Tunisia: the global law on the elimination of violence against women: a historic step towards the respect of human rights

The bill on combatting violence against women in Tunisia, which was in the process of genesis since 2013, was adopted by the Assembly of People’s Representatives on 26 July 2017 and entered into force in February 2018.

This ambitious, long-anticipated law has the merit of securing the remaining guarantees of full gender equality before the law, as defined in the new Tunisian constitution of 2014. It marks a decisive step taken following a lively debate within the Tunisian society.

By enacting this law, Tunisia demonstrated its will to move towards progressive standards on women’s rights.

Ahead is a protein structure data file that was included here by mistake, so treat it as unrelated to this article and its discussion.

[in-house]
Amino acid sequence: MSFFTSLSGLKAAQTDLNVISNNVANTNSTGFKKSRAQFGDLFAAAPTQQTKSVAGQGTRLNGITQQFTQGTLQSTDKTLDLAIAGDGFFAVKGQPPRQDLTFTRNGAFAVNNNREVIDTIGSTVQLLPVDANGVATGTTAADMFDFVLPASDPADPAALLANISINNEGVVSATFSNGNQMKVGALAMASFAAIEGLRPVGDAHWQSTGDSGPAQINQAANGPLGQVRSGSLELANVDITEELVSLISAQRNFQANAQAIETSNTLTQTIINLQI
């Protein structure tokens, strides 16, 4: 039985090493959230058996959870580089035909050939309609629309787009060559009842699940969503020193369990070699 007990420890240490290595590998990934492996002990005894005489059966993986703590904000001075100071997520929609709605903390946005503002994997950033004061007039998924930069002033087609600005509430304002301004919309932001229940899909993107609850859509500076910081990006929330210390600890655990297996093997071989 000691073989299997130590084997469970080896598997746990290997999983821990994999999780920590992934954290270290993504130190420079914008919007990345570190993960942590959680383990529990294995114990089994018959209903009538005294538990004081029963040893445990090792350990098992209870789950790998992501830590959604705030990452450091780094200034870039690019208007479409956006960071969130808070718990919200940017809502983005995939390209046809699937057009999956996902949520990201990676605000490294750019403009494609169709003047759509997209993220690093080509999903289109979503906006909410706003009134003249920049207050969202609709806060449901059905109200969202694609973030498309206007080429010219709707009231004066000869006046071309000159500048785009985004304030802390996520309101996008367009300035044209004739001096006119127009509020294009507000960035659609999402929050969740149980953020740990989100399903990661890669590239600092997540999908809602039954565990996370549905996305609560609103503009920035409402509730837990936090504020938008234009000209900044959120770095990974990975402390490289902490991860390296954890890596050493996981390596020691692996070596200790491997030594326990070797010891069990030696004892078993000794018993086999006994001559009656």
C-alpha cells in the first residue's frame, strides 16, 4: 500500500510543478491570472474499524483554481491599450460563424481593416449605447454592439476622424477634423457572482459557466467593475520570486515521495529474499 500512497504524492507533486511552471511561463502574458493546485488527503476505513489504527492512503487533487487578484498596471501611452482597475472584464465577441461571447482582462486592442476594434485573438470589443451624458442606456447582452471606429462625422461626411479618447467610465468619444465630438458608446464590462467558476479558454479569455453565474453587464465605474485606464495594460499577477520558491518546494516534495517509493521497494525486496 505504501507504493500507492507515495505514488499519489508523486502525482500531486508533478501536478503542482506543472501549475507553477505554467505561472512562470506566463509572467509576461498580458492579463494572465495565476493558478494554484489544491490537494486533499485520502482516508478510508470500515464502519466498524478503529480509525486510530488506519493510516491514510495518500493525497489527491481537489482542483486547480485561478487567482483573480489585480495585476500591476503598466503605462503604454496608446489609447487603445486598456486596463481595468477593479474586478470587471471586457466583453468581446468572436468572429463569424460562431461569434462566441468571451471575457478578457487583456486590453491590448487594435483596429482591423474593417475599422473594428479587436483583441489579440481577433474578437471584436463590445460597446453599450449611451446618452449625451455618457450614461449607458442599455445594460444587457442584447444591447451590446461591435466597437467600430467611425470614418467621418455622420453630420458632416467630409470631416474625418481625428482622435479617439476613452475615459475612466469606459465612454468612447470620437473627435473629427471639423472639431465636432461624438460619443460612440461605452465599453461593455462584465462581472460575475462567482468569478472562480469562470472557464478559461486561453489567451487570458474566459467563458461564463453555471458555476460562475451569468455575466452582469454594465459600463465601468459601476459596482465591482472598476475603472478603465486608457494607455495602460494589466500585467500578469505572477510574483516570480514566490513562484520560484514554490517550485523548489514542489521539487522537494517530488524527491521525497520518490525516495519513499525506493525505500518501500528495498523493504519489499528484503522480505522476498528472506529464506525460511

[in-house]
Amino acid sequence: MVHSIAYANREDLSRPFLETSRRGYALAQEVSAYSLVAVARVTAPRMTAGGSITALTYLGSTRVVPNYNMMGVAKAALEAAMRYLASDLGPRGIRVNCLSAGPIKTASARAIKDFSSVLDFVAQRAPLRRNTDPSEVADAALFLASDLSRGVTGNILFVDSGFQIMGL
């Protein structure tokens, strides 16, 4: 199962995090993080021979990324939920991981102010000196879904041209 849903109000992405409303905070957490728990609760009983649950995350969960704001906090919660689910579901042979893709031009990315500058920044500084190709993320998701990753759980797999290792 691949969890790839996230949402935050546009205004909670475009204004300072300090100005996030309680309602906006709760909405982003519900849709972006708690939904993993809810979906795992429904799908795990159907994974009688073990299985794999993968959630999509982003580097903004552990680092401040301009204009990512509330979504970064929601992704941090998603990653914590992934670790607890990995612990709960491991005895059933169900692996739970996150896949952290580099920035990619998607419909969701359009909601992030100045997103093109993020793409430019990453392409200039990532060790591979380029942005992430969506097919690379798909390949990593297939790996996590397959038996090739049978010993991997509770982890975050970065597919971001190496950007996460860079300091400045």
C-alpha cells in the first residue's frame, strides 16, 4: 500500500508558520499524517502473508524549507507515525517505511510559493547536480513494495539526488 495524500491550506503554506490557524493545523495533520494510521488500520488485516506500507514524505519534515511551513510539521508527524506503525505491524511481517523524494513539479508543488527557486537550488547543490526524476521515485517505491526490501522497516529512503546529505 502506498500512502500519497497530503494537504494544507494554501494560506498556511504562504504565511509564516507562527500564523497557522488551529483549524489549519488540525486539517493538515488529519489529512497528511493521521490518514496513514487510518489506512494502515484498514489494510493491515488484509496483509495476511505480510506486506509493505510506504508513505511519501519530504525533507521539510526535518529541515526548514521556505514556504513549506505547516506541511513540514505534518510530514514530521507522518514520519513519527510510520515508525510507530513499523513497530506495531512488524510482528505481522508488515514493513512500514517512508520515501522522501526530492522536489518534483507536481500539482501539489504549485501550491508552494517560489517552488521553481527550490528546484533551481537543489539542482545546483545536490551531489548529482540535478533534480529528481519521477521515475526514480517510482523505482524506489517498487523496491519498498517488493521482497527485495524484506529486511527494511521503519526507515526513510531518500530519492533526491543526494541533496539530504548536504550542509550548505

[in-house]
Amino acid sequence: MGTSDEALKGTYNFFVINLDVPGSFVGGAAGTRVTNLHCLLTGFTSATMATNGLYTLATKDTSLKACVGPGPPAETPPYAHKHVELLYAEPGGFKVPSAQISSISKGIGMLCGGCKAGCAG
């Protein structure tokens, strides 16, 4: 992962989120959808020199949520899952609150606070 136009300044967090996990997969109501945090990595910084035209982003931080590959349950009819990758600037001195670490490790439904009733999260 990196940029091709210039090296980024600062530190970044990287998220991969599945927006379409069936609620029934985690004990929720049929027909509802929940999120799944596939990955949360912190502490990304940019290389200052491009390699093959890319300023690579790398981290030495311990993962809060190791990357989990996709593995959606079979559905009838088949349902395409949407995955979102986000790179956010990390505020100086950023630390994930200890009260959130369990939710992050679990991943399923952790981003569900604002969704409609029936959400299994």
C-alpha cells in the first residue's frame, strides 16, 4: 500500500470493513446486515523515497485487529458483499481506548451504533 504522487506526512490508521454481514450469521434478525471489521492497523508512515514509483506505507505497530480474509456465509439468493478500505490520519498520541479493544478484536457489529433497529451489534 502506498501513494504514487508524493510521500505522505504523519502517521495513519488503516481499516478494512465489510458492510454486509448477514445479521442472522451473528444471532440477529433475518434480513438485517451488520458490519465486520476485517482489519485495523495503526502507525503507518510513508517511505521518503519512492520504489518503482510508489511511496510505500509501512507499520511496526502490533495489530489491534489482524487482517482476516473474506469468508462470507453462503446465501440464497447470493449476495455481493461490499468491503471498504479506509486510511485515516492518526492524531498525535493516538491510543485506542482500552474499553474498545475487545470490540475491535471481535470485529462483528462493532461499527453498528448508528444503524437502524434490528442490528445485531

The adopted legislation reinforces the protection of women victims of violence, extends the definition of violence against women to encompass moral, sexual as well as economic exploitation and amends the legal provisions which have become unconstitutional. It also amends article 227 bis of the Penal Code by removing the provision that allowed the perpetrator of a “non-violent” sexual act with a minor under the age of 15 to avoid punishment if he marries his victim.

Furthermore, the law criminalizes sexual harassment in public places, child domestic work and puts in place penalties for the employers that intentionally discriminate against women in salaries.

This new law goes even further by putting in place specific educational programs on the principles of human rights and gender equality in schools.

Tunisia is a pioneering country in the field of women’s rights. This law constitutes a new achievement of the modern State as an extension to the Code of Personal Status (1956) and to the article 46 of the Constitution which stipulates that “The State shall take all necessary measures in order to eradicate violence against women”. Inscribing this objective in the Constitution is a big step forward for Tunisian women.